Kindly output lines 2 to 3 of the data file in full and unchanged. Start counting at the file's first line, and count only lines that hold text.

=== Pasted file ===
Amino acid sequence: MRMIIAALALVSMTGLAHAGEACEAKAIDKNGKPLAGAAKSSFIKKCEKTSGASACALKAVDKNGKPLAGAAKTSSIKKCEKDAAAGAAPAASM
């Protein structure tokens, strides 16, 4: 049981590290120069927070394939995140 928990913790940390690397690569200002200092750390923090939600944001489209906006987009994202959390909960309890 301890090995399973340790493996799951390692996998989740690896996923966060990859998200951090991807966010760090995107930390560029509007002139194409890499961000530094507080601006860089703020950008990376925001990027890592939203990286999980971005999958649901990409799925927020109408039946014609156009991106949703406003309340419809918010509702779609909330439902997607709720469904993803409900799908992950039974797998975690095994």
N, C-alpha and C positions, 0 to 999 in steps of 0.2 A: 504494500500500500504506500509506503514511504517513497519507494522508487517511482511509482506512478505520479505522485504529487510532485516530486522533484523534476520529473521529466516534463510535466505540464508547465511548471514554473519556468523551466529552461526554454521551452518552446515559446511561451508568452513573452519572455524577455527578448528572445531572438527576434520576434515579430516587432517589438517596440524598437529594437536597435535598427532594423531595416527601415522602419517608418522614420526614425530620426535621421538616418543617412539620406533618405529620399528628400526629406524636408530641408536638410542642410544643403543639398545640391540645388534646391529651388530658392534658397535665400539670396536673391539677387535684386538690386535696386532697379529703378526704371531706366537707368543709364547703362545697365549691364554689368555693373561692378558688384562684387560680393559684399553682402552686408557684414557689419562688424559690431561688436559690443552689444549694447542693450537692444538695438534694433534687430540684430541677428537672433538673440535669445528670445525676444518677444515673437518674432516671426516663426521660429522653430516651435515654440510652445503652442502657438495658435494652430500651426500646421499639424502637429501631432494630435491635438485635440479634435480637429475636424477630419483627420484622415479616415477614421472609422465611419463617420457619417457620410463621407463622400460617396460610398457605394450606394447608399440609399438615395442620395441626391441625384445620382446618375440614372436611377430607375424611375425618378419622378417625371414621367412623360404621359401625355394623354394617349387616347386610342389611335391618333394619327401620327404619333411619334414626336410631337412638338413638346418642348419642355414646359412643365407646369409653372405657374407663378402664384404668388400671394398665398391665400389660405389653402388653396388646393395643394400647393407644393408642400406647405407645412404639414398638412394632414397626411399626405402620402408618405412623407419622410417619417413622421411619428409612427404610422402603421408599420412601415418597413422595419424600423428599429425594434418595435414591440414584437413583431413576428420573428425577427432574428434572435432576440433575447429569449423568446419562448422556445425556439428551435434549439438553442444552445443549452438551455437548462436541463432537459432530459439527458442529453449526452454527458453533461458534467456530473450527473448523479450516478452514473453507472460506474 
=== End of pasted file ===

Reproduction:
């Protein structure tokens, strides 16, 4: 049981590290120069927070394939995140 928990913790940390690397690569200002200092750390923090939600944001489209906006987009994202959390909960309890 301890090995399973340790493996799951390692996998989740690896996923966060990859998200951090991807966010760090995107930390560029509007002139194409890499961000530094507080601006860089703020950008990376925001990027890592939203990286999980971005999958649901990409799925927020109408039946014609156009991106949703406003309340419809918010509702779609909330439902997607709720469904993803409900799908992950039974797998975690095994």
N, C-alpha and C positions, 0 to 999 in steps of 0.2 A: 504494500500500500504506500509506503514511504517513497519507494522508487517511482511509482506512478505520479505522485504529487510532485516530486522533484523534476520529473521529466516534463510535466505540464508547465511548471514554473519556468523551466529552461526554454521551452518552446515559446511561451508568452513573452519572455524577455527578448528572445531572438527576434520576434515579430516587432517589438517596440524598437529594437536597435535598427532594423531595416527601415522602419517608418522614420526614425530620426535621421538616418543617412539620406533618405529620399528628400526629406524636408530641408536638410542642410544643403543639398545640391540645388534646391529651388530658392534658397535665400539670396536673391539677387535684386538690386535696386532697379529703378526704371531706366537707368543709364547703362545697365549691364554689368555693373561692378558688384562684387560680393559684399553682402552686408557684414557689419562688424559690431561688436559690443552689444549694447542693450537692444538695438534694433534687430540684430541677428537672433538673440535669445528670445525676444518677444515673437518674432516671426516663426521660429522653430516651435515654440510652445503652442502657438495658435494652430500651426500646421499639424502637429501631432494630435491635438485635440479634435480637429475636424477630419483627420484622415479616415477614421472609422465611419463617420457619417457620410463621407463622400460617396460610398457605394450606394447608399440609399438615395442620395441626391441625384445620382446618375440614372436611377430607375424611375425618378419622378417625371414621367412623360404621359401625355394623354394617349387616347386610342389611335391618333394619327401620327404619333411619334414626336410631337412638338413638346418642348419642355414646359412643365407646369409653372405657374407663378402664384404668388400671394398665398391665400389660405389653402388653396388646393395643394400647393407644393408642400406647405407645412404639414398638412394632414397626411399626405402620402408618405412623407419622410417619417413622421411619428409612427404610422402603421408599420412601415418597413422595419424600423428599429425594434418595435414591440414584437413583431413576428420573428425577427432574428434572435432576440433575447429569449423568446419562448422556445425556439428551435434549439438553442444552445443549452438551455437548462436541463432537459432530459439527458442529453449526452454527458453533461458534467456530473450527473448523479450516478452514473453507472460506474 